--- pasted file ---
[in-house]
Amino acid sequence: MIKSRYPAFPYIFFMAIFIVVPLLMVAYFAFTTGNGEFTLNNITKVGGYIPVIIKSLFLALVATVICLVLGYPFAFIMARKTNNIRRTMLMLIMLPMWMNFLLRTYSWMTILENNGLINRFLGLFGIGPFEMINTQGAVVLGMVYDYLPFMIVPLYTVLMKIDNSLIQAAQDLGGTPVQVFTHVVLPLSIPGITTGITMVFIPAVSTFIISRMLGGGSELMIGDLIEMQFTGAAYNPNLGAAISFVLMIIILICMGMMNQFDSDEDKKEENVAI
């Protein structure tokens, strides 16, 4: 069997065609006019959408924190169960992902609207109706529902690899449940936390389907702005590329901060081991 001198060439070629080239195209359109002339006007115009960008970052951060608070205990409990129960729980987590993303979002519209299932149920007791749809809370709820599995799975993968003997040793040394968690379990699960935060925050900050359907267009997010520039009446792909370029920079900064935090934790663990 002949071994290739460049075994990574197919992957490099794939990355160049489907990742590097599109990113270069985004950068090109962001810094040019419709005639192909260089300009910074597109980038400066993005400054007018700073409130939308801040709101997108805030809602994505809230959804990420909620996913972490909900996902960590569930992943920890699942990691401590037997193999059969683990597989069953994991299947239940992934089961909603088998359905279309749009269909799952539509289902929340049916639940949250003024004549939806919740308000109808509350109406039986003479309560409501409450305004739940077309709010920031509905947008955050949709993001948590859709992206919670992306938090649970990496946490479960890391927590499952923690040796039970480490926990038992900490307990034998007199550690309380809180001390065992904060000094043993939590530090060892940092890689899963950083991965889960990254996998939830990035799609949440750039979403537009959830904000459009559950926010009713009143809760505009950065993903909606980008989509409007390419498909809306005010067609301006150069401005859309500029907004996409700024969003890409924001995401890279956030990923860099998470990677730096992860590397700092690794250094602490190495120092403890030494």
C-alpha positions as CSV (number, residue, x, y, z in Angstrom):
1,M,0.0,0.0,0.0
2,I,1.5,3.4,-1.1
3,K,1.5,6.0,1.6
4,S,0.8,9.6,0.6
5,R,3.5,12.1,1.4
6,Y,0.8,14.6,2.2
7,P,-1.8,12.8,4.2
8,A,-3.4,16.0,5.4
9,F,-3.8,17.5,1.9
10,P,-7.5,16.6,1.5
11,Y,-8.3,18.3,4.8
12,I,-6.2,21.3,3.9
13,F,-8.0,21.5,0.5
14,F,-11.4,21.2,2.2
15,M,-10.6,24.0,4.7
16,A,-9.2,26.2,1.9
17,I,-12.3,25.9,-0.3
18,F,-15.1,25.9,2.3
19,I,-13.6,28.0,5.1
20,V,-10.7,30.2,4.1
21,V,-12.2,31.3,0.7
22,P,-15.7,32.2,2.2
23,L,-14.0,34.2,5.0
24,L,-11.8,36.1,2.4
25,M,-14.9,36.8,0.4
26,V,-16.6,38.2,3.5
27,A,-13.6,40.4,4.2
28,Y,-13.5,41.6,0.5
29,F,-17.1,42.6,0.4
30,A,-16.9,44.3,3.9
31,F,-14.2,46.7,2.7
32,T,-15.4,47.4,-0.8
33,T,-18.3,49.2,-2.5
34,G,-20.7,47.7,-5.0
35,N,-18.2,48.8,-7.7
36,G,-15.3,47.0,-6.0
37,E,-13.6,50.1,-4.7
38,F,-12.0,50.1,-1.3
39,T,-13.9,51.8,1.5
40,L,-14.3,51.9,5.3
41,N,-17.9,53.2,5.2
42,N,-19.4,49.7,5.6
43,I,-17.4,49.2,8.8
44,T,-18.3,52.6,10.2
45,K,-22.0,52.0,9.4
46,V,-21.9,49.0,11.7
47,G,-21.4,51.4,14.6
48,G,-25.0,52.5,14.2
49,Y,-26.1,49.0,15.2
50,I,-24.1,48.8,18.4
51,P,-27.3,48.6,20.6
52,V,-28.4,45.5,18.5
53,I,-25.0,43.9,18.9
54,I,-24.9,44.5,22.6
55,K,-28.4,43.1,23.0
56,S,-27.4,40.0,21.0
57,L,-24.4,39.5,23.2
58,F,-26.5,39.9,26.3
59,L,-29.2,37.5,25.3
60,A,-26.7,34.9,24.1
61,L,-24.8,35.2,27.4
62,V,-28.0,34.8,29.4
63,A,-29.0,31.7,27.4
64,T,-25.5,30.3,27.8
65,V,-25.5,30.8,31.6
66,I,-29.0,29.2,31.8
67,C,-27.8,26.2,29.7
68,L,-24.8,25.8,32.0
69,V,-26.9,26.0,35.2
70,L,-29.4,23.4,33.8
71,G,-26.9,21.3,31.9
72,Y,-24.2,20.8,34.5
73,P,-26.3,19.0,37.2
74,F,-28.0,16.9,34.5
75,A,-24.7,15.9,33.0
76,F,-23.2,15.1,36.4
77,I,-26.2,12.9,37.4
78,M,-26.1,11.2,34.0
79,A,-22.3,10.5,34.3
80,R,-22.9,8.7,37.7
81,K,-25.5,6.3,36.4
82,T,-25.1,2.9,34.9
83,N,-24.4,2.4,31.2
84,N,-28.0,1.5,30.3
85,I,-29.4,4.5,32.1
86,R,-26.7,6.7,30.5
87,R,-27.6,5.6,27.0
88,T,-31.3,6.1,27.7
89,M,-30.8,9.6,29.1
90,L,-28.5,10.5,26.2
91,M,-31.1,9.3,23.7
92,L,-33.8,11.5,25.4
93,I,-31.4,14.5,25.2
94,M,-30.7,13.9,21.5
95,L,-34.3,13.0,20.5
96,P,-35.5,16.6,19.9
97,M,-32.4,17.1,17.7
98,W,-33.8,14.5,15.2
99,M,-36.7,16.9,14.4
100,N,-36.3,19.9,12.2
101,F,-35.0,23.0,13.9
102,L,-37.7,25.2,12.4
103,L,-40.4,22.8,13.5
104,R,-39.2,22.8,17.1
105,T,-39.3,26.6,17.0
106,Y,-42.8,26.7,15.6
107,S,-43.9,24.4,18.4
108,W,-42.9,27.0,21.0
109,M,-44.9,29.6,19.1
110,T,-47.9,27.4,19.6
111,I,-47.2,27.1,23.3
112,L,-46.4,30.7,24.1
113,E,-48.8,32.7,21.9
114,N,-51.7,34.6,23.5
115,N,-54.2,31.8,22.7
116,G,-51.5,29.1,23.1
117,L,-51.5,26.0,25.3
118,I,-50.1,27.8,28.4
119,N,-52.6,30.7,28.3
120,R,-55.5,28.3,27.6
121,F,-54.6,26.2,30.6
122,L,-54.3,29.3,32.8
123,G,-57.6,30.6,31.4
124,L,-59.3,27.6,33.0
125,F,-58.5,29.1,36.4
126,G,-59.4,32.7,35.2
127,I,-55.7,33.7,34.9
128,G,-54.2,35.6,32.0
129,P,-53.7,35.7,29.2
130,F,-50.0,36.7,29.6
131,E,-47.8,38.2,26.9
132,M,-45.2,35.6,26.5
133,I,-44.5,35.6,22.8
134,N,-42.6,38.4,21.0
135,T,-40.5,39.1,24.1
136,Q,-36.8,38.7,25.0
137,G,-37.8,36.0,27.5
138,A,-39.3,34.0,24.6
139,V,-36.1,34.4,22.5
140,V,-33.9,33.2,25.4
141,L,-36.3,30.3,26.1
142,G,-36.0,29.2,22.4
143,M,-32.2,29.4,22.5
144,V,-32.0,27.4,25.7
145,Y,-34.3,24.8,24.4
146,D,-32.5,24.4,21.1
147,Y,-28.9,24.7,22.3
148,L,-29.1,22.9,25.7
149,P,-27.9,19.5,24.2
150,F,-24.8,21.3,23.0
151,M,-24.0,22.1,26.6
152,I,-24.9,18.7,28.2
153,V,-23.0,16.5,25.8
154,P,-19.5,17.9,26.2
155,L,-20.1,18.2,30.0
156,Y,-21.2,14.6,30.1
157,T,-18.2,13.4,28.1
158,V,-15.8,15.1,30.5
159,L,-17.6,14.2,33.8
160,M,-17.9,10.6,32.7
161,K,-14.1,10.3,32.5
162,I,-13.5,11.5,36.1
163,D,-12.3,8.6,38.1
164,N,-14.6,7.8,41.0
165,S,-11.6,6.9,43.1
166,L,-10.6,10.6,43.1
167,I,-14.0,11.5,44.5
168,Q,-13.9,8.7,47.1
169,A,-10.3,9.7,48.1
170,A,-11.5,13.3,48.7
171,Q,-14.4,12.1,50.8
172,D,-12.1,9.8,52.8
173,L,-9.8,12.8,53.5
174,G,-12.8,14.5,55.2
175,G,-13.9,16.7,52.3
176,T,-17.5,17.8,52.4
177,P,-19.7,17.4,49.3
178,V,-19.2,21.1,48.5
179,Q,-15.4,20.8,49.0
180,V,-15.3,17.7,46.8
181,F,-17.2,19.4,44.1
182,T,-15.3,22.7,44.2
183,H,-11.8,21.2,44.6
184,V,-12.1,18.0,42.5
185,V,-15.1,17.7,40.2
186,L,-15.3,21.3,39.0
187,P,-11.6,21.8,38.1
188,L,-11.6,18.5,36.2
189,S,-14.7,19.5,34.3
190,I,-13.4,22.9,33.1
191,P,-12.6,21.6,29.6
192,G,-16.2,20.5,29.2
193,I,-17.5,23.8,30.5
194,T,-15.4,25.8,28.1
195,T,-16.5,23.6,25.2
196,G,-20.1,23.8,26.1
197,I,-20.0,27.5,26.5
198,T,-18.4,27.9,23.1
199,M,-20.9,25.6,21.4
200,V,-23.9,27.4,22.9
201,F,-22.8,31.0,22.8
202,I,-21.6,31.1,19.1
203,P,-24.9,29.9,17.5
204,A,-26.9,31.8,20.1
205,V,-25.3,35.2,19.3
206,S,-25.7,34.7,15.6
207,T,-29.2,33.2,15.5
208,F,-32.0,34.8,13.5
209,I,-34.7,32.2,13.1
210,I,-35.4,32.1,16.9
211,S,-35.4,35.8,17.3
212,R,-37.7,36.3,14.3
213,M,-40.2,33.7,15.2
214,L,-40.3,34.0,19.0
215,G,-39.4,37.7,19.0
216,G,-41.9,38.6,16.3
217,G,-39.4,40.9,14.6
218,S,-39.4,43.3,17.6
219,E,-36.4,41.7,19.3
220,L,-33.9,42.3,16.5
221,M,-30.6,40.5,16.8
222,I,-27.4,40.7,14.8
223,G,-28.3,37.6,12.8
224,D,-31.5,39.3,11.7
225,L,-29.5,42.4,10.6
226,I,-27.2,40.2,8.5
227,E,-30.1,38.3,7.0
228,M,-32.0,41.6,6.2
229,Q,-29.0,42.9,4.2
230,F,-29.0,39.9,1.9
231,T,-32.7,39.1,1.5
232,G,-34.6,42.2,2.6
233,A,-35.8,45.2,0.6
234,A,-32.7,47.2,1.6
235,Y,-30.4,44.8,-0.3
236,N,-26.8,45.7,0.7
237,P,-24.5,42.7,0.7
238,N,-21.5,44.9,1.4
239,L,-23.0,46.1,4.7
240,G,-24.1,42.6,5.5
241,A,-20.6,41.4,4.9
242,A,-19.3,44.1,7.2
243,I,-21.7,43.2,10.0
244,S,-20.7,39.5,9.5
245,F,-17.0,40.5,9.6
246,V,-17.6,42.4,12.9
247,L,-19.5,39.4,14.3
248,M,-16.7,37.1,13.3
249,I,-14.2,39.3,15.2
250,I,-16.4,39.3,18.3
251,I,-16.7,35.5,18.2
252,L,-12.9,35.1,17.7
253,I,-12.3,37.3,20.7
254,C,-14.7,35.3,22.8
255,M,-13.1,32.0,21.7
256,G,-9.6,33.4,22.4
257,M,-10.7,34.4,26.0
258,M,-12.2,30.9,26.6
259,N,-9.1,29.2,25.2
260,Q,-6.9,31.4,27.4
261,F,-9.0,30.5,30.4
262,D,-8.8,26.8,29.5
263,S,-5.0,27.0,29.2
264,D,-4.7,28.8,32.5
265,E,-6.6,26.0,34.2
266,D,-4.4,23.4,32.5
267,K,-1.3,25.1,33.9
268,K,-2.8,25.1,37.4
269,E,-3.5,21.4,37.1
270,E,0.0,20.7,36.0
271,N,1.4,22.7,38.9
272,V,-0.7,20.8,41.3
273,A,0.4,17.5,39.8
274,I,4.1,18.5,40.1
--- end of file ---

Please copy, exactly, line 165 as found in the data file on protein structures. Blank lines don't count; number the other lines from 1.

161,K,-14.1,10.3,32.5